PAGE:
When you find that people, processes, and technology are stumbling over each other to finish projects and there’s no way of tracking projects successfully then it may be time to consider implementing a PMO.
Willy-nilly. That’s a funny word. Willy-nilly. It popped up on my project management cliché radar about 6 years or so ago. It’s used in sentences such as “why is everything done so willy-nilly around here?” or “You can’t run off and do what you want all willy-nilly.” I always took it to mean that people or processes were running hither and thither with very little control, supervision, accountability, or concern for the others and the big picture.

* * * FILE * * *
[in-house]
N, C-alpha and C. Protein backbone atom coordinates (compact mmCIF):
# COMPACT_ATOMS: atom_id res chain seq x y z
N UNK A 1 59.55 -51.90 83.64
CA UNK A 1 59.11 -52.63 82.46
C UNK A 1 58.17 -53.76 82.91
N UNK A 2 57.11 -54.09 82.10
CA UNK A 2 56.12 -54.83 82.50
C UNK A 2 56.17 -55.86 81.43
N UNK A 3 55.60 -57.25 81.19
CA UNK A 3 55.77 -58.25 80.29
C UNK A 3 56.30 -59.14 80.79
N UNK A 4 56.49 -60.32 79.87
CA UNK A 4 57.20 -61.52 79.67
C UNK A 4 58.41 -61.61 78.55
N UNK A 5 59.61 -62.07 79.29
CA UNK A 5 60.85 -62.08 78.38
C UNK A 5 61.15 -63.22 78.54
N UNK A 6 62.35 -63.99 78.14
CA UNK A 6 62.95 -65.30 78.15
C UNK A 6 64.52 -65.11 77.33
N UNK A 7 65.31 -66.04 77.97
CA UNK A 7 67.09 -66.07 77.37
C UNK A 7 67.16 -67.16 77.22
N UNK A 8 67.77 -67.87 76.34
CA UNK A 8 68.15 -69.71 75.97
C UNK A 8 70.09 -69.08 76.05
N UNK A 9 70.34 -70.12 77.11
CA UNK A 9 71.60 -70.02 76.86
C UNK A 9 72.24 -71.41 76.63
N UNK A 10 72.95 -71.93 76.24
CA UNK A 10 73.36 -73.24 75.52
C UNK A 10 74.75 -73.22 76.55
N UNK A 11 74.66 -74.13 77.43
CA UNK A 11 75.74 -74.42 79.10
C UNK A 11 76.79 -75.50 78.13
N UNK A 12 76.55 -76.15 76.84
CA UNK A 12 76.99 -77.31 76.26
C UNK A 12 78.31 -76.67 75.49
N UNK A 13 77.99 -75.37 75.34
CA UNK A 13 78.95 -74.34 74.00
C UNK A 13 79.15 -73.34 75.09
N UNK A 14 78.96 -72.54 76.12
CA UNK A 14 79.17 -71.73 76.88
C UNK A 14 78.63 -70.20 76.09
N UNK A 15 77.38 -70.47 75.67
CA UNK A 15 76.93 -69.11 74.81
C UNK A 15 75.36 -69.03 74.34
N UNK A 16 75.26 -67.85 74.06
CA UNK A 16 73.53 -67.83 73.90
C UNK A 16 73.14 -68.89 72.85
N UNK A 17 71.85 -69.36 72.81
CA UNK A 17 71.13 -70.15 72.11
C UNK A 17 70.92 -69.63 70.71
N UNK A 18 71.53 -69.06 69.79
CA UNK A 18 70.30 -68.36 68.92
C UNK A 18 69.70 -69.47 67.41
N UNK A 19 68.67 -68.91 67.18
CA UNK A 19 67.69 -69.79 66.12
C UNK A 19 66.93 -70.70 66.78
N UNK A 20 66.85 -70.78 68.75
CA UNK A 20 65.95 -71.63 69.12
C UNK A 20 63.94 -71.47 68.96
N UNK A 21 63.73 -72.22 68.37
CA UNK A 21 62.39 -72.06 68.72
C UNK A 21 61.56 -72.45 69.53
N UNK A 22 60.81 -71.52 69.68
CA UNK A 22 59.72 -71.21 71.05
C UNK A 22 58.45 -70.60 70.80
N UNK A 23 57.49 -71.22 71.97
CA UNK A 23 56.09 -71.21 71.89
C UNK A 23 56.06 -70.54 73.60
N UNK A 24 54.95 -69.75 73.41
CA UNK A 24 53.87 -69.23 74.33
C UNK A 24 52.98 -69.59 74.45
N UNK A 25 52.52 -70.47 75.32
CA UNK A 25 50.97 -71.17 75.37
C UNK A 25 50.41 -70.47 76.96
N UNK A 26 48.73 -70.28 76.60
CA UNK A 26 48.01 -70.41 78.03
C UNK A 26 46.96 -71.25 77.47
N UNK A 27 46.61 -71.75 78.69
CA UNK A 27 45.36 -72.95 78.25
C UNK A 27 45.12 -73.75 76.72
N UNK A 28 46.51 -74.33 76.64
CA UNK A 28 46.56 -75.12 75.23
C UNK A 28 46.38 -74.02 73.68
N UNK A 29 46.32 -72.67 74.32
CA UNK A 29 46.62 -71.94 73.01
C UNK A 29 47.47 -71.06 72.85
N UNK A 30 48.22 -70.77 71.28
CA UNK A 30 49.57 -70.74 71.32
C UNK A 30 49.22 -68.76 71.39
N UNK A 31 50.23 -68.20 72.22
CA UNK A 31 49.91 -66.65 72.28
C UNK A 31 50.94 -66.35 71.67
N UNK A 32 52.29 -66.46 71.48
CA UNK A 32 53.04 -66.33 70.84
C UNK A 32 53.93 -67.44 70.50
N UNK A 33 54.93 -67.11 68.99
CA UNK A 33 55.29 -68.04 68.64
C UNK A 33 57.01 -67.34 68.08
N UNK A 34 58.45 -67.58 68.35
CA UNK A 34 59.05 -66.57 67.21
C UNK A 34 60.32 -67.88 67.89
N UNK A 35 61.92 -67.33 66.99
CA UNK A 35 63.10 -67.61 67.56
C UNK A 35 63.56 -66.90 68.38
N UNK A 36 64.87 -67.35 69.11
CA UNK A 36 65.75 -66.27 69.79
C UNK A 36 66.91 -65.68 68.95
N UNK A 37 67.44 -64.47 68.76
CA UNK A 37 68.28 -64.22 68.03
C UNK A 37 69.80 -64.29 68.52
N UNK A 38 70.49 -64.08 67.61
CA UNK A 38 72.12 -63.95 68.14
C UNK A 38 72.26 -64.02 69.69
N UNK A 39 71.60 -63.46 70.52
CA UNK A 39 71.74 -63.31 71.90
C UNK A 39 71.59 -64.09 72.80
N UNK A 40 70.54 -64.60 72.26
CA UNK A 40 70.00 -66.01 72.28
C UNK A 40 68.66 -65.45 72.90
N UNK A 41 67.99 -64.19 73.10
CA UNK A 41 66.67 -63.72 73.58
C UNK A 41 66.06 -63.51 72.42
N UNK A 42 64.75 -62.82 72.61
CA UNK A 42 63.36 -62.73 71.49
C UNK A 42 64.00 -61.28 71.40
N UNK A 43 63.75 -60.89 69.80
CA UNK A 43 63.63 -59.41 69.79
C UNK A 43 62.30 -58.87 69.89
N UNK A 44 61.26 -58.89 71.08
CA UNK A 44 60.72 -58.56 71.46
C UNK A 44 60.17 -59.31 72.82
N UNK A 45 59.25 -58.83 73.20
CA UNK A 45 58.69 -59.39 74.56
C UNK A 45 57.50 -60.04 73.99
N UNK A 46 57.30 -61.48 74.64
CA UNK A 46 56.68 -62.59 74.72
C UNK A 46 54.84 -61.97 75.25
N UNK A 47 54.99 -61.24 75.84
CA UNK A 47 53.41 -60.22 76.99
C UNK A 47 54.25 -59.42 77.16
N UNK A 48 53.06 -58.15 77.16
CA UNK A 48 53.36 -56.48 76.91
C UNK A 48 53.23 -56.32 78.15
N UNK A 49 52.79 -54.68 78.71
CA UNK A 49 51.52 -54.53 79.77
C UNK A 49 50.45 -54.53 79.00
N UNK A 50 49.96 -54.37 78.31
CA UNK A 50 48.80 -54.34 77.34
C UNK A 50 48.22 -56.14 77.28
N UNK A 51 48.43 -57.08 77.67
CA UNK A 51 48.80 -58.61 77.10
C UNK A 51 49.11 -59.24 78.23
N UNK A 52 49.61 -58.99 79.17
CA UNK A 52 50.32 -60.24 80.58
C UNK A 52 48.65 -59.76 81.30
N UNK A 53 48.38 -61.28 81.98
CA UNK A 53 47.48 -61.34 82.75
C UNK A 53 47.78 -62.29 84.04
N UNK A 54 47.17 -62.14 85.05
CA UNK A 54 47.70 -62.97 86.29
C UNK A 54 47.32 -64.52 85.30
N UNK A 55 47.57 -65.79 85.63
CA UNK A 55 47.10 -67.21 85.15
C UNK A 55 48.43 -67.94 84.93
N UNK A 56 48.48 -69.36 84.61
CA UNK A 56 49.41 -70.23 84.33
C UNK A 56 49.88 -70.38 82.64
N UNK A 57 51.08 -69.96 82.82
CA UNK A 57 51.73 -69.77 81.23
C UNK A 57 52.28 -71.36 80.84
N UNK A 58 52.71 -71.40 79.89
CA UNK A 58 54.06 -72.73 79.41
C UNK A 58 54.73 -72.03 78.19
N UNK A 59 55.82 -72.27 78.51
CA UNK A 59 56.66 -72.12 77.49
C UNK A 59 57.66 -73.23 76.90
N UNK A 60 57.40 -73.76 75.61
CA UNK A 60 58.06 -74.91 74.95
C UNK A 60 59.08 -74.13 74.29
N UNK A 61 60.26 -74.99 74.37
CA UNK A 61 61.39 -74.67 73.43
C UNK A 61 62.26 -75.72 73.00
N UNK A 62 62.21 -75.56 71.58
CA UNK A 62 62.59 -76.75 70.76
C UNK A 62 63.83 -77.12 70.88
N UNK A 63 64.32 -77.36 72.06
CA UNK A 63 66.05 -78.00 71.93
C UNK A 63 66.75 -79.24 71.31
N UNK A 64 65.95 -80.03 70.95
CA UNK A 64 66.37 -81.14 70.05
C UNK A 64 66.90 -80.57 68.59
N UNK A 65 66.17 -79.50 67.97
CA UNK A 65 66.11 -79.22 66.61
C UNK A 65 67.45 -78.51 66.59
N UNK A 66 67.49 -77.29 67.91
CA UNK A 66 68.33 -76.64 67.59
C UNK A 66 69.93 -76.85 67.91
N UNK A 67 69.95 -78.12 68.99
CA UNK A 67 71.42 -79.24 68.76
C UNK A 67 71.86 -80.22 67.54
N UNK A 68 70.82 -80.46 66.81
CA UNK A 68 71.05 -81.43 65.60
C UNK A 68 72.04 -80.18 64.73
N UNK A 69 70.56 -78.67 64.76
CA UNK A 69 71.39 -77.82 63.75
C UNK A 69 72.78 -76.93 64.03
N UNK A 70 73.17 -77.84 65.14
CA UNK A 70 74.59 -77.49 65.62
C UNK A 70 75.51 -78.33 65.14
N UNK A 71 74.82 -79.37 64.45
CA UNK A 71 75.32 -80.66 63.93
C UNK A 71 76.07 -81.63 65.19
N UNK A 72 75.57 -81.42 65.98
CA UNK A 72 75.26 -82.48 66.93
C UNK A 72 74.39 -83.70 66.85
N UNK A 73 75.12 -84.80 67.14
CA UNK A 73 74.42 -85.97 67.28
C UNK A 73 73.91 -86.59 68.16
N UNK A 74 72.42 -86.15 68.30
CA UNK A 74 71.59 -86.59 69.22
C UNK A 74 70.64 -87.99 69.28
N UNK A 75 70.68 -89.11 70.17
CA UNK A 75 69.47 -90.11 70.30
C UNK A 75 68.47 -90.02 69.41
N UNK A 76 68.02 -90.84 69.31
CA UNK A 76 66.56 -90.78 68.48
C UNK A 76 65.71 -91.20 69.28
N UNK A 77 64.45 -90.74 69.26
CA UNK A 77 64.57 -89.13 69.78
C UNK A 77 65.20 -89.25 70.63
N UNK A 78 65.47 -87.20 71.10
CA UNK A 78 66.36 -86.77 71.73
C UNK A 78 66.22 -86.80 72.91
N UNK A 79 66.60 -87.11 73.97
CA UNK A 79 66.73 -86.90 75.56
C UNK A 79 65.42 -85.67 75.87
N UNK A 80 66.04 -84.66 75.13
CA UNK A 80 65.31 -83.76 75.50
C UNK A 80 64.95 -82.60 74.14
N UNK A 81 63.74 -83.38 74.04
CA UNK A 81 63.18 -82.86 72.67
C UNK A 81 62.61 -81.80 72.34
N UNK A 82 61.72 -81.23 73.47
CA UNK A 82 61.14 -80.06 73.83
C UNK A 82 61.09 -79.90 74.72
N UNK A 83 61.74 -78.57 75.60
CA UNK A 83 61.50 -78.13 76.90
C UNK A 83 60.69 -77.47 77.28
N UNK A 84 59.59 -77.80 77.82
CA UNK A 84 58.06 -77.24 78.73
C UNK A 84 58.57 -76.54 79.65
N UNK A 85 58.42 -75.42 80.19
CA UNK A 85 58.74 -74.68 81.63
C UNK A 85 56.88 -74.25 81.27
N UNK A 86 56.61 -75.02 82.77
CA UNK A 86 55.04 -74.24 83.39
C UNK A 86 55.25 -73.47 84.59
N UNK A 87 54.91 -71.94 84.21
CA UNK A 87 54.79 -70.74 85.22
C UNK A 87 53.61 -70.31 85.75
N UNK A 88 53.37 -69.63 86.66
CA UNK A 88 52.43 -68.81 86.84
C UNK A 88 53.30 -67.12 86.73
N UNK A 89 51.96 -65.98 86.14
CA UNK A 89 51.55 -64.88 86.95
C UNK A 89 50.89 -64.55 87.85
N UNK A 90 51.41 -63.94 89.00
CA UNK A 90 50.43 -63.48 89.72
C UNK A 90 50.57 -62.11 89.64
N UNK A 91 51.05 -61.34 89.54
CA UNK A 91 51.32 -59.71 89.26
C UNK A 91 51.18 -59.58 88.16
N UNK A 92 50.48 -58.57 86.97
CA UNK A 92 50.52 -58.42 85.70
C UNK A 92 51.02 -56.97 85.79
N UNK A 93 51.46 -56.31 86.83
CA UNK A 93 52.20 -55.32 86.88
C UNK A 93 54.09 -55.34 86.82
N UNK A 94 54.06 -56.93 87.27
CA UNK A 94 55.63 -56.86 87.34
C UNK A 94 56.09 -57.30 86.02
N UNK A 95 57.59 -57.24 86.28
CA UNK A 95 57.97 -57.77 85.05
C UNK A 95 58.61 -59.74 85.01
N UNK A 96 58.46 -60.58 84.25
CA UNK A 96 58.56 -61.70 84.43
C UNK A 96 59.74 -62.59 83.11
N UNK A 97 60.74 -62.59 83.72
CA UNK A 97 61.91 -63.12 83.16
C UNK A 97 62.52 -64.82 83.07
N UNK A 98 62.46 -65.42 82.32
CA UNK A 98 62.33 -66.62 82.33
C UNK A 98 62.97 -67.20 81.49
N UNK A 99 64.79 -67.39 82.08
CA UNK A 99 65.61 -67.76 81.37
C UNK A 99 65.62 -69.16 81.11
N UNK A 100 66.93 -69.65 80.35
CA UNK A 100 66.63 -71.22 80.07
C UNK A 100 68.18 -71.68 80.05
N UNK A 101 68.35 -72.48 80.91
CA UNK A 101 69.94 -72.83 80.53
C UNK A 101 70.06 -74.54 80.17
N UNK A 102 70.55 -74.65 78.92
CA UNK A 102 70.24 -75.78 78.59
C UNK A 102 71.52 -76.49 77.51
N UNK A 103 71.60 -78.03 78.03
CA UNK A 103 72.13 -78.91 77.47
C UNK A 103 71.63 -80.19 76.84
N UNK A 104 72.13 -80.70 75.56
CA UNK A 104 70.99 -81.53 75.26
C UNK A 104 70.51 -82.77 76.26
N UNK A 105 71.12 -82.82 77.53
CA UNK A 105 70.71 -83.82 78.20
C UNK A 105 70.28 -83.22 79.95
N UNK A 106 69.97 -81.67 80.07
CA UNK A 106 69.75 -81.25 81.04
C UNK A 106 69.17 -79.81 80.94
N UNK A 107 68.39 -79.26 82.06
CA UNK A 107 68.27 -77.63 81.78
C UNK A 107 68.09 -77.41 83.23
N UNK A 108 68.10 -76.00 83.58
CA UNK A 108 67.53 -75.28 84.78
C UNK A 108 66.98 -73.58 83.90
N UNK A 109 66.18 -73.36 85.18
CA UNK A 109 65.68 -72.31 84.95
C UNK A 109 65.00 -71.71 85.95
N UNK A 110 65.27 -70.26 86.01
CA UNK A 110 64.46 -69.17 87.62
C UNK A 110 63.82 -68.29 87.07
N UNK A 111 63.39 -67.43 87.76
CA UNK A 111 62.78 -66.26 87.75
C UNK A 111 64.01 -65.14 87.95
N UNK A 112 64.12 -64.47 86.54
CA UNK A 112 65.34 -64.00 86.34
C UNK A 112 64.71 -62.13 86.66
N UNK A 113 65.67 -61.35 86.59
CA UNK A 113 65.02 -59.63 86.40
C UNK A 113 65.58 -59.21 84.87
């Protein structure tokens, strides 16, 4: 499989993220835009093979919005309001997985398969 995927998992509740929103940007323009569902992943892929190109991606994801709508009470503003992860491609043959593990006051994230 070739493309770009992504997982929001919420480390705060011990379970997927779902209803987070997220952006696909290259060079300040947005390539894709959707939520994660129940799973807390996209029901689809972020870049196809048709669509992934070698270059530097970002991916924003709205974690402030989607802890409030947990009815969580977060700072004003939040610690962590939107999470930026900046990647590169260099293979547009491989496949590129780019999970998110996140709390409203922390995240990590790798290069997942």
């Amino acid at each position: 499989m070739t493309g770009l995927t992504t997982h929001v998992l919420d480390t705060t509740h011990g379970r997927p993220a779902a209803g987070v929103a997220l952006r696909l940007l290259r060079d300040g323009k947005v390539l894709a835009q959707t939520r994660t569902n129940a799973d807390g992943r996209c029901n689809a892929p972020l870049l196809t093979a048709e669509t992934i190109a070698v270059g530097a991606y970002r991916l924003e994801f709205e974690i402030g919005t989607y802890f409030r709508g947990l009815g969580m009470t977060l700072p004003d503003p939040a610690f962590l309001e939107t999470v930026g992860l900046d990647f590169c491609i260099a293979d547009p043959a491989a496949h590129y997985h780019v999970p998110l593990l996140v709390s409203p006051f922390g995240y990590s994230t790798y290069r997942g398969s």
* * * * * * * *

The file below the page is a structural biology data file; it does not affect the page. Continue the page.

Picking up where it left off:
It’s a wonderful word that is both an adverb and an adjective. It goes back to the early 1600s and originates from the phrase “will ye, nill ye” which basically means “with or without the will of the person”. In today’s terms it means “haphazardly” as an adverb and as an adjective it means “occurring or taking place whether desired or not”.
To state the obvious, willy-nilly is not something you want to have associated with your projects.
When Do You Need a PMO?
We are going to answer the second part of the question first (regarding “what is a PMO and when do you need one?).
With the definition of willy-nilly in mind, the question to “when do you need a PMO (project management office) is simple. You need a PMO when you hear someone say “projects just seem to get done willy-nilly around here”.
What is a PMO?